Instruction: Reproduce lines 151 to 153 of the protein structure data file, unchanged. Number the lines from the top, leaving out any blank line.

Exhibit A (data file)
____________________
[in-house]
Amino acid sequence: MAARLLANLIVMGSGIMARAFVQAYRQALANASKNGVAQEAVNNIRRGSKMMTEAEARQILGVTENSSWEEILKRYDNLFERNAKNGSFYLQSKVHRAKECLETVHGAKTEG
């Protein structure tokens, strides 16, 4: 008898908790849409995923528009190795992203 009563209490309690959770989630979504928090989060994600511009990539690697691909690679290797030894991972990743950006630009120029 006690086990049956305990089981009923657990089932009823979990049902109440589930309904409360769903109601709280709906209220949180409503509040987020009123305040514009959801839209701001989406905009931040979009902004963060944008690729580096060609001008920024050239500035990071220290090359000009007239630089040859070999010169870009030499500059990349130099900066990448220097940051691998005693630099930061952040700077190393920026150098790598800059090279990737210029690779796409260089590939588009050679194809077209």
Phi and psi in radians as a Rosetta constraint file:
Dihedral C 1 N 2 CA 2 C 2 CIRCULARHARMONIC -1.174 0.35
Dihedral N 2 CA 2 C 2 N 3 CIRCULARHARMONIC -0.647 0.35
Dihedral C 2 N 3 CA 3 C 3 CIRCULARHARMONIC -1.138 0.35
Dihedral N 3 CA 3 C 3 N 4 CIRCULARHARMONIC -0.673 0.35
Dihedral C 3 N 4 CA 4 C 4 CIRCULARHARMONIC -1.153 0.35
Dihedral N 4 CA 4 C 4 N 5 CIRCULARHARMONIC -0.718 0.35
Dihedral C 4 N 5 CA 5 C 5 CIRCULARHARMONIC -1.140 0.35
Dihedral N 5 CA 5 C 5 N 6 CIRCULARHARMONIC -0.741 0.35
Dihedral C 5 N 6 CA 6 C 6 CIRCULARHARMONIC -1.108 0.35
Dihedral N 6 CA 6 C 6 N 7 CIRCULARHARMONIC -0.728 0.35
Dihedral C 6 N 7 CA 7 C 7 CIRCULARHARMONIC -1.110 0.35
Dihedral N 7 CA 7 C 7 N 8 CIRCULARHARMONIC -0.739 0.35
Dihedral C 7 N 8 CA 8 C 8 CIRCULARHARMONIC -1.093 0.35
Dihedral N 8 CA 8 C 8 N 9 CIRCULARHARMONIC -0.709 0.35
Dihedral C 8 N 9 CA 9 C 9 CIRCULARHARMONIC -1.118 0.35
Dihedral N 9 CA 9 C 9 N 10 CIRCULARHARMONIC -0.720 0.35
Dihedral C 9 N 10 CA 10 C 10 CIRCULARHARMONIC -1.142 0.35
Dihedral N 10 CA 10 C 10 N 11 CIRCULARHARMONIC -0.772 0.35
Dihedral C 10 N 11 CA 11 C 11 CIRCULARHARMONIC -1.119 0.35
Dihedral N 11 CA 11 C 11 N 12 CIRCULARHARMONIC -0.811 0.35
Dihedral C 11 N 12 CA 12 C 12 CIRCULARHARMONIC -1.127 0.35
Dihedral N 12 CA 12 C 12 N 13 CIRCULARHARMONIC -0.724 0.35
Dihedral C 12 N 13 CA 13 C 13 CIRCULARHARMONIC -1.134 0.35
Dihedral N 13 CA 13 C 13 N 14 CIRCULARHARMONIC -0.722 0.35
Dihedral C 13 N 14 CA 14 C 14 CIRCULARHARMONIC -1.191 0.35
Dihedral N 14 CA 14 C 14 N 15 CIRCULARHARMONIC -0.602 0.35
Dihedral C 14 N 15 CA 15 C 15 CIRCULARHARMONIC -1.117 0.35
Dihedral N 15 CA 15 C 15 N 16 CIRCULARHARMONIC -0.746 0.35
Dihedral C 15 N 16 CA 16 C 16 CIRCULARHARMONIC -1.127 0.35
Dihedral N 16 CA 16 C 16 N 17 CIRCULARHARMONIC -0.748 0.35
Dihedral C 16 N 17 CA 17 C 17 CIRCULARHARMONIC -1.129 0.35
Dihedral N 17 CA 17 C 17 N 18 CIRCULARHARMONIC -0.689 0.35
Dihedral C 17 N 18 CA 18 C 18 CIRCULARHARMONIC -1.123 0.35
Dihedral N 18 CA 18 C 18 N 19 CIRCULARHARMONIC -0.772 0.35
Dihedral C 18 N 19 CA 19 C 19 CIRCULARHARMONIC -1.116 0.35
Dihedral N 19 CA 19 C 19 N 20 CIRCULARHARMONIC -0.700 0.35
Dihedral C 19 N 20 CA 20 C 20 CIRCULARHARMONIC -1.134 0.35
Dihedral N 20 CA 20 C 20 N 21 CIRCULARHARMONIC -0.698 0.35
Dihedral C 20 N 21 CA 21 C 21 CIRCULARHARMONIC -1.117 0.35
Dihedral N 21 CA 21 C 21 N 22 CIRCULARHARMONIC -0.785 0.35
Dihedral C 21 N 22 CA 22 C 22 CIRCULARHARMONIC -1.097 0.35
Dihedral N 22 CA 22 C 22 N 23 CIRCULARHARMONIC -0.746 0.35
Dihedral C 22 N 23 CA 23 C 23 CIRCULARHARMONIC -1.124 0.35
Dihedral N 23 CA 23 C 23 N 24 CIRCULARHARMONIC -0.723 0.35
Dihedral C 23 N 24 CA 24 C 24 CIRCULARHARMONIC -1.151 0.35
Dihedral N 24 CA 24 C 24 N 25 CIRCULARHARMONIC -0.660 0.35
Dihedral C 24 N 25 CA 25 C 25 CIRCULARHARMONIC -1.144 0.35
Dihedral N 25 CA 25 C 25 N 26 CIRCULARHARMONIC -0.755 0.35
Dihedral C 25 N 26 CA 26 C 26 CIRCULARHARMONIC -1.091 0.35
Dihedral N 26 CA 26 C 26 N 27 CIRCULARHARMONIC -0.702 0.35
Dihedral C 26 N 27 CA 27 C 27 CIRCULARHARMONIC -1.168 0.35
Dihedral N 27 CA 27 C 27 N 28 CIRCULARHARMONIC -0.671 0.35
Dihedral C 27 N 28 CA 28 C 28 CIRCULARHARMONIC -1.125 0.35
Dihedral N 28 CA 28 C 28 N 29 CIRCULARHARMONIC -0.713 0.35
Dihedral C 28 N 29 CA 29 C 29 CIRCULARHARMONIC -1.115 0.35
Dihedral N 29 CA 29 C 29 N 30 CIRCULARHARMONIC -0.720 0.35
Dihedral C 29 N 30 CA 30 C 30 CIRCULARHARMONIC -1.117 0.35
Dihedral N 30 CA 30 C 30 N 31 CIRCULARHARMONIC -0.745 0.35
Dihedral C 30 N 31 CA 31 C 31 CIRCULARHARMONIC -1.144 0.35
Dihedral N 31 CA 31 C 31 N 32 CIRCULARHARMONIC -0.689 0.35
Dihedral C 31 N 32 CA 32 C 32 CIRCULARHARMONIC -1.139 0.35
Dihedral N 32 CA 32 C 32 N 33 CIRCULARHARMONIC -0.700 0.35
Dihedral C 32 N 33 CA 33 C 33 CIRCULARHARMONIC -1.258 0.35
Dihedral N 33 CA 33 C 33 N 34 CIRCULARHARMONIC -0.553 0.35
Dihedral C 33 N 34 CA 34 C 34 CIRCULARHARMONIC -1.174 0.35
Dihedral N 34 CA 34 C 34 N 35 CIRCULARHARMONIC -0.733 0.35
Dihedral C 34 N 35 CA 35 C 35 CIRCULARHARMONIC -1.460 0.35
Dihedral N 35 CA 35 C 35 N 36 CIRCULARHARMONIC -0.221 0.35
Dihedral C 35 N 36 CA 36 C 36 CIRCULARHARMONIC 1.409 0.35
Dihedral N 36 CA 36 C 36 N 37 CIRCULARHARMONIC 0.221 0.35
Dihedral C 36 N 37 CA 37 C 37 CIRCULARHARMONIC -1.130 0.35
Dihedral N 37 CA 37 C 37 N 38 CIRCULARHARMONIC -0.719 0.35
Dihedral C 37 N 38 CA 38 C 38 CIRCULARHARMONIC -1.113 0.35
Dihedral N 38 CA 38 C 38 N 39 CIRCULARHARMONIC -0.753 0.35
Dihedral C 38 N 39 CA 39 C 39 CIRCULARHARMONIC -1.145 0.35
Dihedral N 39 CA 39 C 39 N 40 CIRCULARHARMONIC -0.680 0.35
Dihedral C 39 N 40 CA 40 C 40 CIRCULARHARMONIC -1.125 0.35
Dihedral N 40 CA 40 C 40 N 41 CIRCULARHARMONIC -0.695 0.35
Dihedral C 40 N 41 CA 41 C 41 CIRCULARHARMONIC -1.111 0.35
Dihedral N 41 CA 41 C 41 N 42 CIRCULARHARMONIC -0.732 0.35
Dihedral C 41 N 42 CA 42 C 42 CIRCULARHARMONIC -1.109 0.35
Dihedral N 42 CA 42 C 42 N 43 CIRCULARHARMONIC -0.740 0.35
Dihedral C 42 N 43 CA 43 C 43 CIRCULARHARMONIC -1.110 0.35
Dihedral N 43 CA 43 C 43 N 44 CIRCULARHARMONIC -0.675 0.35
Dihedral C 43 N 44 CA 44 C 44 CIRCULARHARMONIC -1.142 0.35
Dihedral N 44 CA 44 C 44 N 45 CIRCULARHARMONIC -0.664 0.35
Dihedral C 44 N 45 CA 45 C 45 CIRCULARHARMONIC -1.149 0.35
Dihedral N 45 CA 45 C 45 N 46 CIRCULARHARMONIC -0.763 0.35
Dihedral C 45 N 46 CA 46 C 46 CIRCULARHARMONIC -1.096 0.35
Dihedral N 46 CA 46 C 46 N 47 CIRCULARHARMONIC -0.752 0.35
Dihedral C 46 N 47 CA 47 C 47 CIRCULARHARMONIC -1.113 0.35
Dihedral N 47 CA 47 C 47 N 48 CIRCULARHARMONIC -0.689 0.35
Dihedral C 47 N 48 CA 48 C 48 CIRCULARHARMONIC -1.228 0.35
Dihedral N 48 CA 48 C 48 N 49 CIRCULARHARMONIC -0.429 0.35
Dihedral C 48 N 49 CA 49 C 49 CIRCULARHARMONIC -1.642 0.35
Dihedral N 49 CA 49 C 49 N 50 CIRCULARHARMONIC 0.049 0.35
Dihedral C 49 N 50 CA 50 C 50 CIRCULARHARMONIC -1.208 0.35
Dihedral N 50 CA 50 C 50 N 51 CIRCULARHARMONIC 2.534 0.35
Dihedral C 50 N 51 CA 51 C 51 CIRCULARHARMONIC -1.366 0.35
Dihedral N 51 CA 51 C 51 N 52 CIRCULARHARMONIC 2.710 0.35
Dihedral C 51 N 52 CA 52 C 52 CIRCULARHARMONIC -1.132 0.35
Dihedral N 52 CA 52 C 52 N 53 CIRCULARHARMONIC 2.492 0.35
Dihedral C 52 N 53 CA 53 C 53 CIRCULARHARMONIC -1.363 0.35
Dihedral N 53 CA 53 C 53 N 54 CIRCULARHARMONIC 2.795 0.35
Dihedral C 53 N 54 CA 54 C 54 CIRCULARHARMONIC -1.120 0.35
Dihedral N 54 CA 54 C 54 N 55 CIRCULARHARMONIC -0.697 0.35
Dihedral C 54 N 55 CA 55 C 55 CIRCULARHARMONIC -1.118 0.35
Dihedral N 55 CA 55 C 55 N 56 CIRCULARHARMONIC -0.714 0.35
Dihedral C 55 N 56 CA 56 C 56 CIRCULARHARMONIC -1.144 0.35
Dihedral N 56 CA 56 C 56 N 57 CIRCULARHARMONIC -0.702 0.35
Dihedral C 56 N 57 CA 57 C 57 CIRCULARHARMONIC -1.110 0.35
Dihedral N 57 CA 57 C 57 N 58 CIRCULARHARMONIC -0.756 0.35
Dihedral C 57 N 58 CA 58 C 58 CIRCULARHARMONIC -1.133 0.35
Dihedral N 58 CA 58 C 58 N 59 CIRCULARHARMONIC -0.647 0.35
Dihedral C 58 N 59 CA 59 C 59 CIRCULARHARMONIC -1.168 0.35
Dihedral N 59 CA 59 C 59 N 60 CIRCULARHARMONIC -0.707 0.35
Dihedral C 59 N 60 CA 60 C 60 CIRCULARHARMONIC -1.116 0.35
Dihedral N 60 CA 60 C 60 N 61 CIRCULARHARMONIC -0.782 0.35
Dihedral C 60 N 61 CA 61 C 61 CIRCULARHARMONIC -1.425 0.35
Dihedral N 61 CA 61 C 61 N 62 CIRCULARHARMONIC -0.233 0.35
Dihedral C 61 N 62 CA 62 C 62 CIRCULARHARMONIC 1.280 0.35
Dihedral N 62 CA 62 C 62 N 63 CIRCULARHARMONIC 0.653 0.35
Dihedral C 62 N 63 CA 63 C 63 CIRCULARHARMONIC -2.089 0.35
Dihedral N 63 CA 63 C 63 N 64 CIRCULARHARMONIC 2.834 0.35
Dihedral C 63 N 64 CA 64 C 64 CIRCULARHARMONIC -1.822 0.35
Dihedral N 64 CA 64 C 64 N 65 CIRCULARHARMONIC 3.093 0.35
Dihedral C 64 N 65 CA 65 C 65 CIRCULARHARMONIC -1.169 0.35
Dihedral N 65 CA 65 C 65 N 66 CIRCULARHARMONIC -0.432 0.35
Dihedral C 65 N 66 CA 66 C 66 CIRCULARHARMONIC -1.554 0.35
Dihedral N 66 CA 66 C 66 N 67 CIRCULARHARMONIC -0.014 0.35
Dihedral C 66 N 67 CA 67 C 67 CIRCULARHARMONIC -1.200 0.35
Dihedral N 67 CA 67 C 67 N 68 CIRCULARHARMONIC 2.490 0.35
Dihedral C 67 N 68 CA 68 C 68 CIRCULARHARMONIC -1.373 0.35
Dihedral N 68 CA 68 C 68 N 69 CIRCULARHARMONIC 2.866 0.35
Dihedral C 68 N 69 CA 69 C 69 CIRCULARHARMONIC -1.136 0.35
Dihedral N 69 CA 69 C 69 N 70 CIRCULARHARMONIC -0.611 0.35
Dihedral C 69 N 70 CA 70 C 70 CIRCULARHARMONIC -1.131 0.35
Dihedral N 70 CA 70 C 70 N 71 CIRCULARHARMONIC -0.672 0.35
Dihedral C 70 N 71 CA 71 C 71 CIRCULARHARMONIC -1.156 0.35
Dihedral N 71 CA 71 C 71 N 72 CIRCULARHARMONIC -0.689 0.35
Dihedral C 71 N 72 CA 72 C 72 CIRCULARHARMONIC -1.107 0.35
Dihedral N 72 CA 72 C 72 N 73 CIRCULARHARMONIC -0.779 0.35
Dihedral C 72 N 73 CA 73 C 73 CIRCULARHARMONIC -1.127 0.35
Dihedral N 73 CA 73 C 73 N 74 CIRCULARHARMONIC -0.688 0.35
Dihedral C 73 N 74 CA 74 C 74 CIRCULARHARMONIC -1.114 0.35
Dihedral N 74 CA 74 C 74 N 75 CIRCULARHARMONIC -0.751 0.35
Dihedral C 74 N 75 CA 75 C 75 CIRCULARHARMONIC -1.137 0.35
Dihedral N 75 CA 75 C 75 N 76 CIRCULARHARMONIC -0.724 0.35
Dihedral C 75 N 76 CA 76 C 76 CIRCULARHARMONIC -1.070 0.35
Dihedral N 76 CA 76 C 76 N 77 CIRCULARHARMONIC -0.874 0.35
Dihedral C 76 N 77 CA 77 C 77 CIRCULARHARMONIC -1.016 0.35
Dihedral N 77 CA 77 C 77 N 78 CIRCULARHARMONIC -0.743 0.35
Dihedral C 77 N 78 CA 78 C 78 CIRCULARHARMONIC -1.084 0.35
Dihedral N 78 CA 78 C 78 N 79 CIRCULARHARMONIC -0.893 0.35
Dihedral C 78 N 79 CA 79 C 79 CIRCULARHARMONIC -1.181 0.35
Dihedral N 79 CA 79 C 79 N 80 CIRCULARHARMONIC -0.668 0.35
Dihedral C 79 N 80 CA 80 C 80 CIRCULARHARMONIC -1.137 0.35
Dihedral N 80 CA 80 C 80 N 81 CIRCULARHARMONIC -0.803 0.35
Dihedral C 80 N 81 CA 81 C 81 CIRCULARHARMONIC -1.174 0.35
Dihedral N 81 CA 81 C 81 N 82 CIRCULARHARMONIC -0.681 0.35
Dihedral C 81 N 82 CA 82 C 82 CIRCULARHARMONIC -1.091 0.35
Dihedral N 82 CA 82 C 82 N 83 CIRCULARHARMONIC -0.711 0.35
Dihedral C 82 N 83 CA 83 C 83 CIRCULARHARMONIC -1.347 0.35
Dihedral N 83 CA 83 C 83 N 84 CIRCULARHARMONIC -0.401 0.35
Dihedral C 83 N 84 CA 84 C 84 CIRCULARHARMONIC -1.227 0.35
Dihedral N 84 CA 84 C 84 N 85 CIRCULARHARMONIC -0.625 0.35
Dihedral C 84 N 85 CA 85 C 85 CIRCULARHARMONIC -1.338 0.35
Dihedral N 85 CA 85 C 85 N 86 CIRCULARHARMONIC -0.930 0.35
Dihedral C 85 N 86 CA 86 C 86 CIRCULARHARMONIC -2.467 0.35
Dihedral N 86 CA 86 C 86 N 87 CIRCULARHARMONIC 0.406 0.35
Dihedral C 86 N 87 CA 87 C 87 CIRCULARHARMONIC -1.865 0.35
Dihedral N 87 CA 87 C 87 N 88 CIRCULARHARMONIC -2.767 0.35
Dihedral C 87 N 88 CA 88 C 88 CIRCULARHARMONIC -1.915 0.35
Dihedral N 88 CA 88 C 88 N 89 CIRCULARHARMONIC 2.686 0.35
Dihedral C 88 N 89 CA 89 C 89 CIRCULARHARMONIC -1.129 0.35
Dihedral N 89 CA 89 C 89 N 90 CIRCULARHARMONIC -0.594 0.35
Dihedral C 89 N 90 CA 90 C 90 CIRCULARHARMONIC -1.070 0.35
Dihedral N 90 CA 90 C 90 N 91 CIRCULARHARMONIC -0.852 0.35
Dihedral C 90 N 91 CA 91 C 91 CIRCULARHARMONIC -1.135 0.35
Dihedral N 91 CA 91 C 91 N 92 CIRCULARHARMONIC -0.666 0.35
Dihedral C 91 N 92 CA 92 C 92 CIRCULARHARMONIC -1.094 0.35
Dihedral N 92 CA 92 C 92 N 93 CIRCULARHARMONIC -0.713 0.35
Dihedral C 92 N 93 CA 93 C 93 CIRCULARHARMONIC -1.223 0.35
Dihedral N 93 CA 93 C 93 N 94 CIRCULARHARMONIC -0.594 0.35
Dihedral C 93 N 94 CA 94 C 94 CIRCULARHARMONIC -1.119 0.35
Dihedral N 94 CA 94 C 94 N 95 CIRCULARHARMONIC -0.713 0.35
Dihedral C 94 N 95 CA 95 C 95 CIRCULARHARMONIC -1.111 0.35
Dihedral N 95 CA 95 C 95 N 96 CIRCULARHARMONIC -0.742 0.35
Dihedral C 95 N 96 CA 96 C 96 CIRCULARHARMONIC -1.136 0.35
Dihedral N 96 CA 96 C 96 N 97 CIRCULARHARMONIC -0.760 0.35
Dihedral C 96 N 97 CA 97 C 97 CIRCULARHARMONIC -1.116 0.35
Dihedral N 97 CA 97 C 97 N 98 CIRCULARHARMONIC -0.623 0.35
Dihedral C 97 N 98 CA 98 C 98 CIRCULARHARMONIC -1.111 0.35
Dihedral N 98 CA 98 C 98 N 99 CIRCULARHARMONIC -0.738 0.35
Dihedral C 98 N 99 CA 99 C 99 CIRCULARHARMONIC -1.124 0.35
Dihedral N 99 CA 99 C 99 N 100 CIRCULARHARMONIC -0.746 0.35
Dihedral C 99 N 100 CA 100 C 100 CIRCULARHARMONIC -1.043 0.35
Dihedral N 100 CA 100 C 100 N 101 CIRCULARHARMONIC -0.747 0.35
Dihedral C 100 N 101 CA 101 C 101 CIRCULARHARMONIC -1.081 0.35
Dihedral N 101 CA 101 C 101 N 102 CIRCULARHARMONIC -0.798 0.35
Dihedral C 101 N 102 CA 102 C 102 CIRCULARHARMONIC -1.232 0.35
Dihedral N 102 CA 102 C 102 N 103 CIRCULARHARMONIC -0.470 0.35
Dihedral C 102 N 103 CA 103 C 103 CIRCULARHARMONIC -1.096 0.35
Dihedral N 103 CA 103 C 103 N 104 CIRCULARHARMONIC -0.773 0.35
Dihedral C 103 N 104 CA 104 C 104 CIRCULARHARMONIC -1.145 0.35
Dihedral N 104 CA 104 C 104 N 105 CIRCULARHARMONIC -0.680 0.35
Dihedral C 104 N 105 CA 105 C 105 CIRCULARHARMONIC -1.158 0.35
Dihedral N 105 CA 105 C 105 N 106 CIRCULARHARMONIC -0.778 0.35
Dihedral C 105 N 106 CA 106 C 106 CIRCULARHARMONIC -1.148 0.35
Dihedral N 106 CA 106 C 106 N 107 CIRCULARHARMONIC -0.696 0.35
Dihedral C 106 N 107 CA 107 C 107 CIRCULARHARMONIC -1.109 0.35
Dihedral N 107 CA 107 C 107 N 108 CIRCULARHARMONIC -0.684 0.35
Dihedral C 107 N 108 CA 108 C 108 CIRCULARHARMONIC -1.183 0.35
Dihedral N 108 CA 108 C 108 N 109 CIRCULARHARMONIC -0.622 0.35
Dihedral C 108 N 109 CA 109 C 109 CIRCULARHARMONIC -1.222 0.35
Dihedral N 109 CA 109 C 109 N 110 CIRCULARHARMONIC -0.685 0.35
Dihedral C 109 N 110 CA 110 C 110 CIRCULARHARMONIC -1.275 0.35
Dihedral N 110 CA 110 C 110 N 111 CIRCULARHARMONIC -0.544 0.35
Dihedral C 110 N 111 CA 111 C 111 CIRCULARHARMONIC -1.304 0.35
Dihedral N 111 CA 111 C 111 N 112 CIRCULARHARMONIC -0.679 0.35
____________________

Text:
Dihedral C 74 N 75 CA 75 C 75 CIRCULARHARMONIC -1.137 0.35
Dihedral N 75 CA 75 C 75 N 76 CIRCULARHARMONIC -0.724 0.35
Dihedral C 75 N 76 CA 76 C 76 CIRCULARHARMONIC -1.070 0.35